Donald Trump was elected US President in 2016 with a position of opposition to Barack Obama's policy of "strategic patience" towards North Korea. While advocating a tough stance, he also expressed openness to dialogue, saying he would be prepared to "eat a hamburger" with Kim. He put himself at odds with military allies, saying that it would be better if South Korea and Japan protect themselves. In return, a pro-North Korean website, DPRK Today, described him as a "wise politician". The editorial suggested that Trump might make the slogan "Yankee go home" a reality. In 2017, Moon Jae-in was elected President of South Korea with a promise to return to the Sunshine Policy of friendly relations with the North.
During a period of heightened tensions with the United States, North Korea successfully tested its first intercontinental ballistic missile (ICBM), named Hwasong-14, in July 2017. In response to heightened North Korean rhetoric, Trump warned that any North Korean attack "will be met with fire, fury and frankly power, the likes of which the world has never seen before". In response, North Korea announced that it was considering a missile test in which the missiles would land near the US territory of Guam. North Korea tested what some sources argued may have been its first hydrogen bomb on September 3. The test was internationally condemned, and further economic sanctions were put on North Korea. The United States also added North Korea back to its State Sponsors of Terrorism list after nine years. On November 28, North Korea launched the Hwasong-15, which, according to analysts, would be capable of reaching anywhere in the United States. The United Nations responded by placing further sanctions on the country. After North Korea claimed that the missile was capable of "carrying [a] super-heavy [nuclear] warhead and hitting the whole mainland of the U.S.", Kim-Jong-Un announced that they had "finally realized the great historic cause of completing the state nuclear force", putting them in a position of strength to push the United States into talks.
In his New Year address for 2018, North Korean chairman Kim Jong-un celebrated completing their nuclear capabilities and proposed talks for sending a delegation to the upcoming Winter Olympics in South Korea. In January a false missile alert alarmed Hawaii. The Seoul–Pyongyang hotline was reopened after almost two years. North Korea sent an unprecedented high-level delegation, headed by Kim Yo-jong, sister of Kim Jong-un, and Chairman of the Presidium of the Supreme People's Assembly Kim Yong-nam, and including performers like the Samjiyon Orchestra. The delegation passed on an invitation to President Moon to visit North Korea. The United States was represented by Vice President Mike Pence. After arriving late to a dinner hosted by President Moon, he was asked to greet the other dignitaries, but he shook hands with everyone except Kim Yong-nam and left early. North and South Korean athletes marched together in the Olympics opening ceremony and fielded a united women's ice hockey team.
On March 5, 2018, South Korea's special delegation agreed to hold the third inter-Korean summit at Inter-Korean Peace House in Panmunjom on April 27, 2018. On March 6, after returning to South Korea, the national security adviser, Chung Eui-yong, and National Information Director Suh Hoon traveled to the United States on March 8 to report to Trump about the upcoming inter-Korean summit and relayed to President Trump the North Korean chairman Kim Jong-un's invitation. Trump endorsed the North Korea–United States summit about an hour after receiving the report. The South Korean National Security Adviser (SKNS), Mr. Jeong briefed the public that the North Korea–United States summit would be held sometime in May 2018.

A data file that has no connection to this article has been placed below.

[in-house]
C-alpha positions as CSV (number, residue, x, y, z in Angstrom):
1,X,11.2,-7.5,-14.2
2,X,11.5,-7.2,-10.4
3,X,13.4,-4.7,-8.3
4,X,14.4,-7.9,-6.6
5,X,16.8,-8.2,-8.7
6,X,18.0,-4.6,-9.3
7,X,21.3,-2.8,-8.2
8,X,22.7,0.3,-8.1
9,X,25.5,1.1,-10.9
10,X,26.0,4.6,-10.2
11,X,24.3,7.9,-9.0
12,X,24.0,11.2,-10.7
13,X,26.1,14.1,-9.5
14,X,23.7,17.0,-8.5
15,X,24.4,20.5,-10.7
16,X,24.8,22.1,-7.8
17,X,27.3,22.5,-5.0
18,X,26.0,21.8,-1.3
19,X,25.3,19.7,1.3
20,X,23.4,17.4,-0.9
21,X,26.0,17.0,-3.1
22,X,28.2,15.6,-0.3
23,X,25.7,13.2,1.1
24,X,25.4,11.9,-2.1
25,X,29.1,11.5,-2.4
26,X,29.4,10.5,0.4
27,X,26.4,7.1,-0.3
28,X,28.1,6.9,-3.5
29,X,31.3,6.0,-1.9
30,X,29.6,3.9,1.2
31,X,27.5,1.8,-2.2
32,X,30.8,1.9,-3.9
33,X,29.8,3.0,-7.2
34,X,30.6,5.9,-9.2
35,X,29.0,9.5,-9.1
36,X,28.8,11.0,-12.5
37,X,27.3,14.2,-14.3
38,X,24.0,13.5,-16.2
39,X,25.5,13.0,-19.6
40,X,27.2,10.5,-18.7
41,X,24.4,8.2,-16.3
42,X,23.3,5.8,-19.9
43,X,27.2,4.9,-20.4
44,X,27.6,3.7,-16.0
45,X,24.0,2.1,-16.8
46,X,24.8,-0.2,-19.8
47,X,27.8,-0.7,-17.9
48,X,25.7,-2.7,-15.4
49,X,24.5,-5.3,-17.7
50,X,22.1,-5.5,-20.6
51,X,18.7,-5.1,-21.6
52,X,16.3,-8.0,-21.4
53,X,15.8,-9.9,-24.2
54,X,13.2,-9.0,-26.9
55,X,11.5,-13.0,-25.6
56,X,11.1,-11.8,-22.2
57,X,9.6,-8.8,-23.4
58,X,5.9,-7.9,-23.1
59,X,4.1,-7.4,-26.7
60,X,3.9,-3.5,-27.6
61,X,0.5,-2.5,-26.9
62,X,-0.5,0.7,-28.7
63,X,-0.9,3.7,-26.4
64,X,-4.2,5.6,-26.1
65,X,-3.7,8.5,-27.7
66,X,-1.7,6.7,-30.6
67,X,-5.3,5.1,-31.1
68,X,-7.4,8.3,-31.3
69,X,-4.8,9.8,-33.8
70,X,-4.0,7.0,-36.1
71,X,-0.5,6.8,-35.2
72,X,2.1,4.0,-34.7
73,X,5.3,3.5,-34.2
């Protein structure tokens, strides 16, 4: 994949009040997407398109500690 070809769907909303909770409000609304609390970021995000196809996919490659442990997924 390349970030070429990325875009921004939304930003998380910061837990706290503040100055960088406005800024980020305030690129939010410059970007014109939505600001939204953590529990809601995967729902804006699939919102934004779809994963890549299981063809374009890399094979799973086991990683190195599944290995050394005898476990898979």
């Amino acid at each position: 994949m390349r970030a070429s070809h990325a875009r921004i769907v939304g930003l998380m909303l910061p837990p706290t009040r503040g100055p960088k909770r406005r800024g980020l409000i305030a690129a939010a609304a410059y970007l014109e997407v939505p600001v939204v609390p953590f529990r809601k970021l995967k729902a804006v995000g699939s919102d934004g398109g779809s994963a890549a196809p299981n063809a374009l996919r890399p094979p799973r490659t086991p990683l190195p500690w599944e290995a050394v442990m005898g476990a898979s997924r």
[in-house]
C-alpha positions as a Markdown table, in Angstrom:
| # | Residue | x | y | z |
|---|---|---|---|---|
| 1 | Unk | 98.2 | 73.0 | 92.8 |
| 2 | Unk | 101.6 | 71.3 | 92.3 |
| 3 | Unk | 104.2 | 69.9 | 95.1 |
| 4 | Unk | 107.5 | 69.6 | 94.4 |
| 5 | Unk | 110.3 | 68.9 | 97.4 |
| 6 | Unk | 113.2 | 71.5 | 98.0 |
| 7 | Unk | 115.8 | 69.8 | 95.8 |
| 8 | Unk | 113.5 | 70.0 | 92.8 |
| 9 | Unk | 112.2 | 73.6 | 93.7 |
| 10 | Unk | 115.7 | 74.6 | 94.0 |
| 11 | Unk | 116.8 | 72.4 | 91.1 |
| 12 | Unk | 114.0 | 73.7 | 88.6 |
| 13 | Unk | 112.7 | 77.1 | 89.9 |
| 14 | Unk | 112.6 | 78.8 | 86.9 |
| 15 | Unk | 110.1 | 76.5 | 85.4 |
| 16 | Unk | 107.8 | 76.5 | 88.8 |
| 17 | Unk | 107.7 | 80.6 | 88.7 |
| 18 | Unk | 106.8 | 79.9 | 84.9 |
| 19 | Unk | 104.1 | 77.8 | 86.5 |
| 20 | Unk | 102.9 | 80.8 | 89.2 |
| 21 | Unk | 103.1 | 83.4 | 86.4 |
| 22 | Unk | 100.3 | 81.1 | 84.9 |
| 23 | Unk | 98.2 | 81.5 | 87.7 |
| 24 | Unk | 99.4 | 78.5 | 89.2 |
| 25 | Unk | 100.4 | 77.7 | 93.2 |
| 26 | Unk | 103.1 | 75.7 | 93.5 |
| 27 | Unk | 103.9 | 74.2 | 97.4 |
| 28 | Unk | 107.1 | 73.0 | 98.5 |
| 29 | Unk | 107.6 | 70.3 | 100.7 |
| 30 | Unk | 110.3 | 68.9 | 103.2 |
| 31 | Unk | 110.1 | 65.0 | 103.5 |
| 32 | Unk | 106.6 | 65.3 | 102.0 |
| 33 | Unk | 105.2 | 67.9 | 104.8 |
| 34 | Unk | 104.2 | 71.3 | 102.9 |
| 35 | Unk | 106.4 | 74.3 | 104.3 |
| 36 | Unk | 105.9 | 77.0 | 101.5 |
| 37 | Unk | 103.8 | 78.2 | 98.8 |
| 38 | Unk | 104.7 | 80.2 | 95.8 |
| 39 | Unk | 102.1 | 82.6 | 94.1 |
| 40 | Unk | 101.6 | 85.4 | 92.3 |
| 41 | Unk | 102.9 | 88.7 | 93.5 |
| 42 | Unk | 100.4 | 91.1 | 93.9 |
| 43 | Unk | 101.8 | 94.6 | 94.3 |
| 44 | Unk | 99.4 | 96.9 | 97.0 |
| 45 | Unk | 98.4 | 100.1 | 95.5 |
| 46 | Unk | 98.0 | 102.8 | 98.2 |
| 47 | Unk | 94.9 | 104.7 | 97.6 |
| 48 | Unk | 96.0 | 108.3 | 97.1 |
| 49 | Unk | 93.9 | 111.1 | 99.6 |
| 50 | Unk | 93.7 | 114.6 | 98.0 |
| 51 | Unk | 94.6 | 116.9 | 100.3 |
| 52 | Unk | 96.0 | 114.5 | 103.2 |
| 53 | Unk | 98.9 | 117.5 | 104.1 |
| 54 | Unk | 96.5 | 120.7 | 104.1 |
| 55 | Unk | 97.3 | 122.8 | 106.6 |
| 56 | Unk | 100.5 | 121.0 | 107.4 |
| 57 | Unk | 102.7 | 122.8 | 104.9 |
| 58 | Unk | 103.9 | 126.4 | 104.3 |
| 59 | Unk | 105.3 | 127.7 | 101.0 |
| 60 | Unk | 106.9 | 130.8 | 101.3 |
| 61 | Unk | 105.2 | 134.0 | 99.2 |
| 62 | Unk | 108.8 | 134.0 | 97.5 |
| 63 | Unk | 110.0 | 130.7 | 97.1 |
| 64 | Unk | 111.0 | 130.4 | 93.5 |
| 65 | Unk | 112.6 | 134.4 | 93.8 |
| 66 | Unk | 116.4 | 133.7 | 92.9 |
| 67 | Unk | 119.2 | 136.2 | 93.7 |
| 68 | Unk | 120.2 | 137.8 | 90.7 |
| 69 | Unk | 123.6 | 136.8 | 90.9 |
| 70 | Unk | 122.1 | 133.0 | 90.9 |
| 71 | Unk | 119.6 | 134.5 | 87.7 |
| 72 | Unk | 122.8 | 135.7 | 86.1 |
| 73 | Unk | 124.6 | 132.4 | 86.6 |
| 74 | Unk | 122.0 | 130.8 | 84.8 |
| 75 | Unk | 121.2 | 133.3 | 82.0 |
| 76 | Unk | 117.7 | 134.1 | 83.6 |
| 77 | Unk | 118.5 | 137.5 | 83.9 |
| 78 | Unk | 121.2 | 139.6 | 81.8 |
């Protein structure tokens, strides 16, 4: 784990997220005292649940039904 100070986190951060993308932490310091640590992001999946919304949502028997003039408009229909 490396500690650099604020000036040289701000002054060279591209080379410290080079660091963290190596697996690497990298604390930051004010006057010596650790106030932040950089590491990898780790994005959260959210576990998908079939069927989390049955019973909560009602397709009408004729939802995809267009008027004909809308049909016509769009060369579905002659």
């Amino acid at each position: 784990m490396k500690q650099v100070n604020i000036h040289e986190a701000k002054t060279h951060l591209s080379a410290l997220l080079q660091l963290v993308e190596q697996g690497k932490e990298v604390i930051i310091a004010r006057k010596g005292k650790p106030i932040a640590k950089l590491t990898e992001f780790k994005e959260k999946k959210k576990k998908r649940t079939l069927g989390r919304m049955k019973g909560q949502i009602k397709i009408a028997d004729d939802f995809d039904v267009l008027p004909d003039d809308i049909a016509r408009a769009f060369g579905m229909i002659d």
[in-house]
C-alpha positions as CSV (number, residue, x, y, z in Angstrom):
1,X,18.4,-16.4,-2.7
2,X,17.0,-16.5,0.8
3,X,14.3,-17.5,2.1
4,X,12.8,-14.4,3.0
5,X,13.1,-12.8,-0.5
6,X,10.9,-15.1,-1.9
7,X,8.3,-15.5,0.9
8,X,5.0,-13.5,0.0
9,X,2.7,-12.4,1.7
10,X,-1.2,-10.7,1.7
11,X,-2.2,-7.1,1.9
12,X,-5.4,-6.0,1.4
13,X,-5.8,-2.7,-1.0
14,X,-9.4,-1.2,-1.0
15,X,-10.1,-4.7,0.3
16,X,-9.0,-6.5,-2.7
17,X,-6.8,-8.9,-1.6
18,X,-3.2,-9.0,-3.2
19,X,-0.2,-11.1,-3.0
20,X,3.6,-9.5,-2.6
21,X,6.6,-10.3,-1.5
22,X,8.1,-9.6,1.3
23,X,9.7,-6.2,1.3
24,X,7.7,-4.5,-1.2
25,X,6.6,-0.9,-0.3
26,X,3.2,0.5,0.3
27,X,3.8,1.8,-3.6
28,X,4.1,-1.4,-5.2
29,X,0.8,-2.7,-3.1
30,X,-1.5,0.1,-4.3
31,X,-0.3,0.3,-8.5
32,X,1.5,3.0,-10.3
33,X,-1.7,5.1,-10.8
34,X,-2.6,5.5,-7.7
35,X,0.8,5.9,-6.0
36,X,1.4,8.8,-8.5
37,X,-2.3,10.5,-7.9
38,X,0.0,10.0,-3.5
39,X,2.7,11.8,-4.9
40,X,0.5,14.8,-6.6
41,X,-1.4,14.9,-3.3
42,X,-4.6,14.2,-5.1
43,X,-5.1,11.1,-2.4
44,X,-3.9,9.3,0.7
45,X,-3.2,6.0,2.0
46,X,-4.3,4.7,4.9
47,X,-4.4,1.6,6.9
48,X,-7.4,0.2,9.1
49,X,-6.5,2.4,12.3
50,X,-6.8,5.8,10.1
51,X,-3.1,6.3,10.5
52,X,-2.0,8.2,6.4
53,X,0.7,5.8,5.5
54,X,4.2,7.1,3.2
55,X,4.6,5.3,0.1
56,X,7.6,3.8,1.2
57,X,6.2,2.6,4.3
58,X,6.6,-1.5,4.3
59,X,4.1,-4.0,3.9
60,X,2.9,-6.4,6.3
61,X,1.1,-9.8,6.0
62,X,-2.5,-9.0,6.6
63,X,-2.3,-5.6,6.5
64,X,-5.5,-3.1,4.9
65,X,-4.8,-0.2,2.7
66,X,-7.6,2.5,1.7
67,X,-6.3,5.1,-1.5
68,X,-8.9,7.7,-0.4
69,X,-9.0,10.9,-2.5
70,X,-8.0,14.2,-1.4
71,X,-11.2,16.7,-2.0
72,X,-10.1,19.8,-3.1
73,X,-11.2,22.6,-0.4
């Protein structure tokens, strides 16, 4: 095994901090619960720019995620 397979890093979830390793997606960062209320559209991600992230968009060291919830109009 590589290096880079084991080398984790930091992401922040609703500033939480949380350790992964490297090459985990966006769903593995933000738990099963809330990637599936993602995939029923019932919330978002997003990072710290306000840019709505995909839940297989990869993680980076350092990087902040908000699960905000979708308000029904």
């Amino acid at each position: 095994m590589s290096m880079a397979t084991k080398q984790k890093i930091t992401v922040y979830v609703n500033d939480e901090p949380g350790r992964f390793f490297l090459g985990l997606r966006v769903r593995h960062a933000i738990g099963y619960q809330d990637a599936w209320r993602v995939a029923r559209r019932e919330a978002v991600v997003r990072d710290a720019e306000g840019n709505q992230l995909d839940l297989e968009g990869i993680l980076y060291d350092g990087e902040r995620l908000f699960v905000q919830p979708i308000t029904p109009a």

The White House announced that the UN Sanctions would remain in place until an agreement between the United States and North Korea is reached. On March 6, Sarah Sanders said that the White House would need to see "concrete and verifiable steps" toward the denuclearization of North Korea before Trump would meet with Kim Jong-un. Later that day, an unidentified Trump official told The Wall Street Journal that Trump had still accepted Kim Jong-un's invitation.
South Korea's national security adviser Chung Eui-yong visited China on March 12 to meet with the Chinese leader, Xi Jinping, of the foreign officials and report on the planned inter-Korean summit as well as the North Korea-United States summit and asked their advice. Russia on March 14, 2018, for explaining North Korea and the United States Visit Summary, seeking guidance for upcoming 2018 inter-Korean summit. National Information Director Suh Hoon visited Japan and had a consultation with Prime Minister Shinzō Abe including the foreign officials about the denuclearization and Permanent Peace on the Korean Peninsula.
South Korea's foreign ministry announced on March 18 that selected informal delegations from North Korea, South Korea, and the US would meet for denuclearization discussions in April in Vantaa, Finland. (This type of discussions, as held previously, had sometimes been referred to as track-2 talks.) According to South Korea's Yonhap news, Choe Kang-il, a deputy director general for North American affairs at North Korea's foreign ministry, would also attend the event, which Yonhap termed "track-1.5 talks".
Kim Jong-un's meeting with Xi JinpingEdit